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Basic Res Cardiol. 1989 May-Jun;84(3):282-90.

Sensitivity to oxidants of mitochondrial and sarcoplasmic reticular calcium uptake in saponin-treated cardiac myocytes.

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Department of Physiology, University of Ottawa, School of Medicine, Ontario, Canada.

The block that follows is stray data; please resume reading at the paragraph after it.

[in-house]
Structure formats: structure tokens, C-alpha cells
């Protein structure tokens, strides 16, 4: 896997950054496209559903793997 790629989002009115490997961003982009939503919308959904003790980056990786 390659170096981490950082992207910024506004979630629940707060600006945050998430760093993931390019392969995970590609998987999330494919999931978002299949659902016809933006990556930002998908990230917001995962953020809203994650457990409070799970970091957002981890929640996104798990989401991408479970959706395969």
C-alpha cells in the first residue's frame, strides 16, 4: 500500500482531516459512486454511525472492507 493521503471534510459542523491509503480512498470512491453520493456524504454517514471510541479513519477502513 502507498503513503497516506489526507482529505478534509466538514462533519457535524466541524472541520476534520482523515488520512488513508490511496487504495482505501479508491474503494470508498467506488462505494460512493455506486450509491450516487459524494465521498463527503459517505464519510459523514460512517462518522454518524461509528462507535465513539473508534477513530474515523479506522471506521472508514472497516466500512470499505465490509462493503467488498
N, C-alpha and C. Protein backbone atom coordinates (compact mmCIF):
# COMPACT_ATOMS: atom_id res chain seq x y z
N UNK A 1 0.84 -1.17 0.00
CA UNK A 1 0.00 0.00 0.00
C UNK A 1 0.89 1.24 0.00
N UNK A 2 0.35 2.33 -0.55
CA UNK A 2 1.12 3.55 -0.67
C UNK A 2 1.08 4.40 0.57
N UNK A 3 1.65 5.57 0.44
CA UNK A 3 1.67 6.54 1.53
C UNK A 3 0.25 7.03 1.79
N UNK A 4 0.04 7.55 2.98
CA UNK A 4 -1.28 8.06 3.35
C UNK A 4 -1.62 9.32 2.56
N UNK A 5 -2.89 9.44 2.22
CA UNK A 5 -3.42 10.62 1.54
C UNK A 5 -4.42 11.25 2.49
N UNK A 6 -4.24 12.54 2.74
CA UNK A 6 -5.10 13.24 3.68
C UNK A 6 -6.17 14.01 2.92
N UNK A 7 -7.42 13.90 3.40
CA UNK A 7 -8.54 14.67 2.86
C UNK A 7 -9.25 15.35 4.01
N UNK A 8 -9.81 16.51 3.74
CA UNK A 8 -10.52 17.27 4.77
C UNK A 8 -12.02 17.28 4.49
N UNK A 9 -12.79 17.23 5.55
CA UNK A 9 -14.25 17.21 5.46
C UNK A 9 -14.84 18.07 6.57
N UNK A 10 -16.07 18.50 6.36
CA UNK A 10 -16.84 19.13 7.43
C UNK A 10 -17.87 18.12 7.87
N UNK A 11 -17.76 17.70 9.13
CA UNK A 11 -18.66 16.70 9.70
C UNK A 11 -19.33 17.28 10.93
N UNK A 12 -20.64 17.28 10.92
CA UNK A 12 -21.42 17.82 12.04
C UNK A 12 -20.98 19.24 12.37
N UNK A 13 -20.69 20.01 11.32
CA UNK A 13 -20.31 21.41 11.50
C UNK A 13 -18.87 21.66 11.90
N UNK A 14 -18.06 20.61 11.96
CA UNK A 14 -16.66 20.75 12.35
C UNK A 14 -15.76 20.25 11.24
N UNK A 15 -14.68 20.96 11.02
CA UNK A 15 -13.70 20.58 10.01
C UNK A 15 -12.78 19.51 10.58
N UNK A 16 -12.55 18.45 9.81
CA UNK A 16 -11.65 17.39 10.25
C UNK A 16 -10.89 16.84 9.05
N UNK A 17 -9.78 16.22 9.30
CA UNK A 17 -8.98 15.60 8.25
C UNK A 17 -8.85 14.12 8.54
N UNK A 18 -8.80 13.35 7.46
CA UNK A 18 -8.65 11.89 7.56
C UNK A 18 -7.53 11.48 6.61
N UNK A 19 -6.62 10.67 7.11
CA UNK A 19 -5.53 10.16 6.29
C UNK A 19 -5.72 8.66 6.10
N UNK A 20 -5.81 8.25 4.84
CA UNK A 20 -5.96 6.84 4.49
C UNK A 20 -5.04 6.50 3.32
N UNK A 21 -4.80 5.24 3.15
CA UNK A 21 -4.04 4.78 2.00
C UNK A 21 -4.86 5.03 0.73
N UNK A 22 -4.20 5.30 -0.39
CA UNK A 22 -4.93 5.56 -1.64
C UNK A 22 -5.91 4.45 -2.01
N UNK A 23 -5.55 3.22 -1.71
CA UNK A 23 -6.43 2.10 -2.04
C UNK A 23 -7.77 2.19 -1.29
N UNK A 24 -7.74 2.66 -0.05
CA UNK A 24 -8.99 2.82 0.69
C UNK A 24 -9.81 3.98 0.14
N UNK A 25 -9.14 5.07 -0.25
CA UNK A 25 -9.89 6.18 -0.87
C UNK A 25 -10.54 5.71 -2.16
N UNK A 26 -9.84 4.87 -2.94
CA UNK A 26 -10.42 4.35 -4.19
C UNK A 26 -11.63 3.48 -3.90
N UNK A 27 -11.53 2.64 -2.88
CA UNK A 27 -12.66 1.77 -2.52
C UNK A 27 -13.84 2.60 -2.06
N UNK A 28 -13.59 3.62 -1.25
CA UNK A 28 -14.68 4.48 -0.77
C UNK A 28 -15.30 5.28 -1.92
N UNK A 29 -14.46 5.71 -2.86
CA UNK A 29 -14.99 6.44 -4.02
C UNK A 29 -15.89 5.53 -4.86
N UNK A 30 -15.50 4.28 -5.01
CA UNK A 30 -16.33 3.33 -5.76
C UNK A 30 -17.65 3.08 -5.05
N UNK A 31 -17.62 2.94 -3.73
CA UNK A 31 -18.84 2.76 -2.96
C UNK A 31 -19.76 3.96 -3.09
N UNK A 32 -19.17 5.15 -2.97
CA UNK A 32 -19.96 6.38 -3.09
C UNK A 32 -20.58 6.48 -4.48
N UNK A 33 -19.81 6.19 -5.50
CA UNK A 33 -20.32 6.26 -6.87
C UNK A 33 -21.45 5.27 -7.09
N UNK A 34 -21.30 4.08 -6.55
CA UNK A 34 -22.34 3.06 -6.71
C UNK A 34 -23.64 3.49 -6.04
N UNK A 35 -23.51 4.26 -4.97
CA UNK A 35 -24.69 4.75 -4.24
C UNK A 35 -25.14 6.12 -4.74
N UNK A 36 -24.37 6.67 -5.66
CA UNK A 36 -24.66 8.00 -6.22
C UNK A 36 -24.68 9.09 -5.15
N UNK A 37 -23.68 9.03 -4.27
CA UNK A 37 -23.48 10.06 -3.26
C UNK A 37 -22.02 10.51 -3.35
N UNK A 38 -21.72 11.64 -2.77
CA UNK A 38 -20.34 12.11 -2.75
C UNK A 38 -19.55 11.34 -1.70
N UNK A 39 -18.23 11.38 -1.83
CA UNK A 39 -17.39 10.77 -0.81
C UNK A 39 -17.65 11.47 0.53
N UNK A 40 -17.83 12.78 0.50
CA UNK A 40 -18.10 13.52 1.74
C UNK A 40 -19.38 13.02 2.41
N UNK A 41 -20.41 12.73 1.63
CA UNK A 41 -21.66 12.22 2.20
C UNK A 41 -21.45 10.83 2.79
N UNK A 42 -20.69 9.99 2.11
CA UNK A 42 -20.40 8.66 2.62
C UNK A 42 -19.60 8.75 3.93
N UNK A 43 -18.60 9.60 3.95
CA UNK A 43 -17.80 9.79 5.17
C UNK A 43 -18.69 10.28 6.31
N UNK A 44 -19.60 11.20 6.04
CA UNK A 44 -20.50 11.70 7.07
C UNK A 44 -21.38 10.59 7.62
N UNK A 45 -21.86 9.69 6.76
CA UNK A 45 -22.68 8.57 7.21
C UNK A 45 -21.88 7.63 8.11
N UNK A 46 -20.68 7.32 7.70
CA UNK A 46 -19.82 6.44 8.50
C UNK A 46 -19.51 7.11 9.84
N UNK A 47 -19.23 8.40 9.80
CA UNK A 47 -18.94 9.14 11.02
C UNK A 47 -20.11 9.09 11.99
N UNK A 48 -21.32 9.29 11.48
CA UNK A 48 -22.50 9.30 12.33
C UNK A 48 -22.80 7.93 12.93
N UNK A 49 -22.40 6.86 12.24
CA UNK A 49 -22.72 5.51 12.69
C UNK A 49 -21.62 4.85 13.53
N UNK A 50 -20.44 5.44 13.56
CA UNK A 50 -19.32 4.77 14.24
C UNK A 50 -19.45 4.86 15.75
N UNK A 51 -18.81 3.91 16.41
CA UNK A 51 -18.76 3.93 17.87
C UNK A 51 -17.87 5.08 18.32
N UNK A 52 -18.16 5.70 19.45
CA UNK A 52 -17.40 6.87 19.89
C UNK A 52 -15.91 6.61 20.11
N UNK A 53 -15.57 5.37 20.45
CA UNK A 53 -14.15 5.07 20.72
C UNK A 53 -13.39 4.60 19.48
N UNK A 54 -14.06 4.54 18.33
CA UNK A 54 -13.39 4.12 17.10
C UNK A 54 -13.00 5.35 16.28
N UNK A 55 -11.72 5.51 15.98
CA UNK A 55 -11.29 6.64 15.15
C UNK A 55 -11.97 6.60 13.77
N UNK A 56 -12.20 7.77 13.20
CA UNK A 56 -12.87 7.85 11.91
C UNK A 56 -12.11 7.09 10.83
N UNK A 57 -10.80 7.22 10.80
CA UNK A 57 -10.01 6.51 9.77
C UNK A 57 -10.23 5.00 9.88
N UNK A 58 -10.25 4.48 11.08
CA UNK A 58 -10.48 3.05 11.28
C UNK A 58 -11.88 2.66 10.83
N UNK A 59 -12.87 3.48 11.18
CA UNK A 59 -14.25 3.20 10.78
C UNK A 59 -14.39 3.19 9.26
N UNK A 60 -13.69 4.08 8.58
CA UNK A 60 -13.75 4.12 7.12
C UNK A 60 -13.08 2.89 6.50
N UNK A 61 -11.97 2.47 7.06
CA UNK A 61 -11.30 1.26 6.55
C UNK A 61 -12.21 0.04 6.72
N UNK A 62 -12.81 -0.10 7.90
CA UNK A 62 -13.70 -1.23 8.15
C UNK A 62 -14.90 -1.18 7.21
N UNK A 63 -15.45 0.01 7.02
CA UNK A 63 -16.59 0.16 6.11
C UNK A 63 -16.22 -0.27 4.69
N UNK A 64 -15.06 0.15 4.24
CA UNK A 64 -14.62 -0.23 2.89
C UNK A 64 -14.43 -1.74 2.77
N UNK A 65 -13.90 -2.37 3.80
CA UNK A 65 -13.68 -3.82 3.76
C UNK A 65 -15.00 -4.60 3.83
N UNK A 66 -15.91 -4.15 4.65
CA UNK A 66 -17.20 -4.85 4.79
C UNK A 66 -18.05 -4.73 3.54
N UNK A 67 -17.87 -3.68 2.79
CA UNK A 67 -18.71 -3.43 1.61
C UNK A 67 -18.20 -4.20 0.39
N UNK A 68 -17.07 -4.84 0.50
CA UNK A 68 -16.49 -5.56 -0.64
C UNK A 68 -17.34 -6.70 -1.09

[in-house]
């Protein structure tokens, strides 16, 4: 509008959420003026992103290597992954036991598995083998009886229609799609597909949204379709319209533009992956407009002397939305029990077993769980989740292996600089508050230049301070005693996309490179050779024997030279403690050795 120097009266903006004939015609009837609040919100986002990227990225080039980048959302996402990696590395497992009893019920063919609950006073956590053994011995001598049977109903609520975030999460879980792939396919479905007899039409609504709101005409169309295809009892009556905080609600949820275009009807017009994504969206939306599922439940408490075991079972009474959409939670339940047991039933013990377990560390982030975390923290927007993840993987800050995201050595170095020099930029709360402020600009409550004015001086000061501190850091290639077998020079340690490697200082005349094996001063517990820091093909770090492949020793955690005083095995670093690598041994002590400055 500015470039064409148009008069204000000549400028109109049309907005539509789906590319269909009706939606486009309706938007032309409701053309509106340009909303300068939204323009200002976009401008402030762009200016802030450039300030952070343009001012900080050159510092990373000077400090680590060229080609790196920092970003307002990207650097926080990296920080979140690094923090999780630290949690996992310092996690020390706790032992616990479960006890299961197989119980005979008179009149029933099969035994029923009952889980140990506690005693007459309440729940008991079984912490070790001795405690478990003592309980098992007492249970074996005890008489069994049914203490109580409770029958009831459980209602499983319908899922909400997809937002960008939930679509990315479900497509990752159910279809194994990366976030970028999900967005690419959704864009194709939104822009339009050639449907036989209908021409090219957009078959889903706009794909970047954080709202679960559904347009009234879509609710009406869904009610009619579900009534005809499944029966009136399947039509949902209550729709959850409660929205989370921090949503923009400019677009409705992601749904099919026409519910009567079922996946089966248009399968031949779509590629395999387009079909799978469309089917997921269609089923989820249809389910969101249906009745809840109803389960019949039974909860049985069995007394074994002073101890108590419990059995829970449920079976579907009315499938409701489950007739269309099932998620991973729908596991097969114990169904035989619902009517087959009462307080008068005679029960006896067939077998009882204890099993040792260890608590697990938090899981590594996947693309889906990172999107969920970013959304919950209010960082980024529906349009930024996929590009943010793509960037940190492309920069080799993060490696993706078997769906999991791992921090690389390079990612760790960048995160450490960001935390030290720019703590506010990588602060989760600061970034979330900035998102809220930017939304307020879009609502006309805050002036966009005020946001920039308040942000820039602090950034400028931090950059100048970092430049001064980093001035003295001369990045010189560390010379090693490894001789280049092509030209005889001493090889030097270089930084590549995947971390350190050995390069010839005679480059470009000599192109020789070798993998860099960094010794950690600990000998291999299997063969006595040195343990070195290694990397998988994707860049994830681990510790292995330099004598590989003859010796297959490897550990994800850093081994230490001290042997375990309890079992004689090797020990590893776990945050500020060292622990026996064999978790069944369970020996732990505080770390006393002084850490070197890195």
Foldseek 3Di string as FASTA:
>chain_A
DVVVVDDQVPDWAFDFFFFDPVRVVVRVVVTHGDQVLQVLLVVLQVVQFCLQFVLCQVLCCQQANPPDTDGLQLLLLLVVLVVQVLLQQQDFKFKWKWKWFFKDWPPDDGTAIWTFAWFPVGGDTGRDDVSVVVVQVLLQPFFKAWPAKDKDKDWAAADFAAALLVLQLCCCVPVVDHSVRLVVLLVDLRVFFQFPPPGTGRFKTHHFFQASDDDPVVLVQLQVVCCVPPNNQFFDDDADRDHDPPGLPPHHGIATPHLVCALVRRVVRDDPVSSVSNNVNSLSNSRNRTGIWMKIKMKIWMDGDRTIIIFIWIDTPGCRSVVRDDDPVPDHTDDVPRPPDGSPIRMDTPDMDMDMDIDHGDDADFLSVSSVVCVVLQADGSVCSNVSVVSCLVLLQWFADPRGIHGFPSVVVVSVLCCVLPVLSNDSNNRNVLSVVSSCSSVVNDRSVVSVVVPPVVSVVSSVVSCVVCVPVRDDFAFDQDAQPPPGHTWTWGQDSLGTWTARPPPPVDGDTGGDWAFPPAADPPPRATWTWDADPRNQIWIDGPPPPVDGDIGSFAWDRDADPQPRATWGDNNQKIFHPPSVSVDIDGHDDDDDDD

Calcium transport functions of mitochondria and sarcoplasmic reticulum (SR) were studied without prior extraction using isolated rat heart myocytes permeabilized with saponin. Calcium uptake by SR was rapid and its affinity was high in comparison to calcium uptake by mitochondria, which had a higher capacity. The sensitivity of uptake to two oxidants, H2O2 and HOCl (hypochlorous acid), depended on the cytosolic calcium concentration; when this was similar to the concentration in diastole (180 nM), HOCl inhibited calcium uptake by mitochondria and SR, whereas when the calcium concentration was 750 nM, mitochondrial calcium uptake showed relatively high resistance, although SR uptake was still markedly inhibited by HOCl. Calcium uptake of both mitochondria and SR was less sensitive to the action of H2O2 than to HOCl, and the H2O2 effect was less dependent on the cytosolic calcium concentration. Therefore, HOCl, when produced by activated leukocytes and supplied to the heart cells, may seriously impair the excitation-contraction coupling function of SR, whereas H2O2, possibly generated directly by mitochondria or generated from superoxide anions, may be tolerated relatively well by heart SR and mitochondria.

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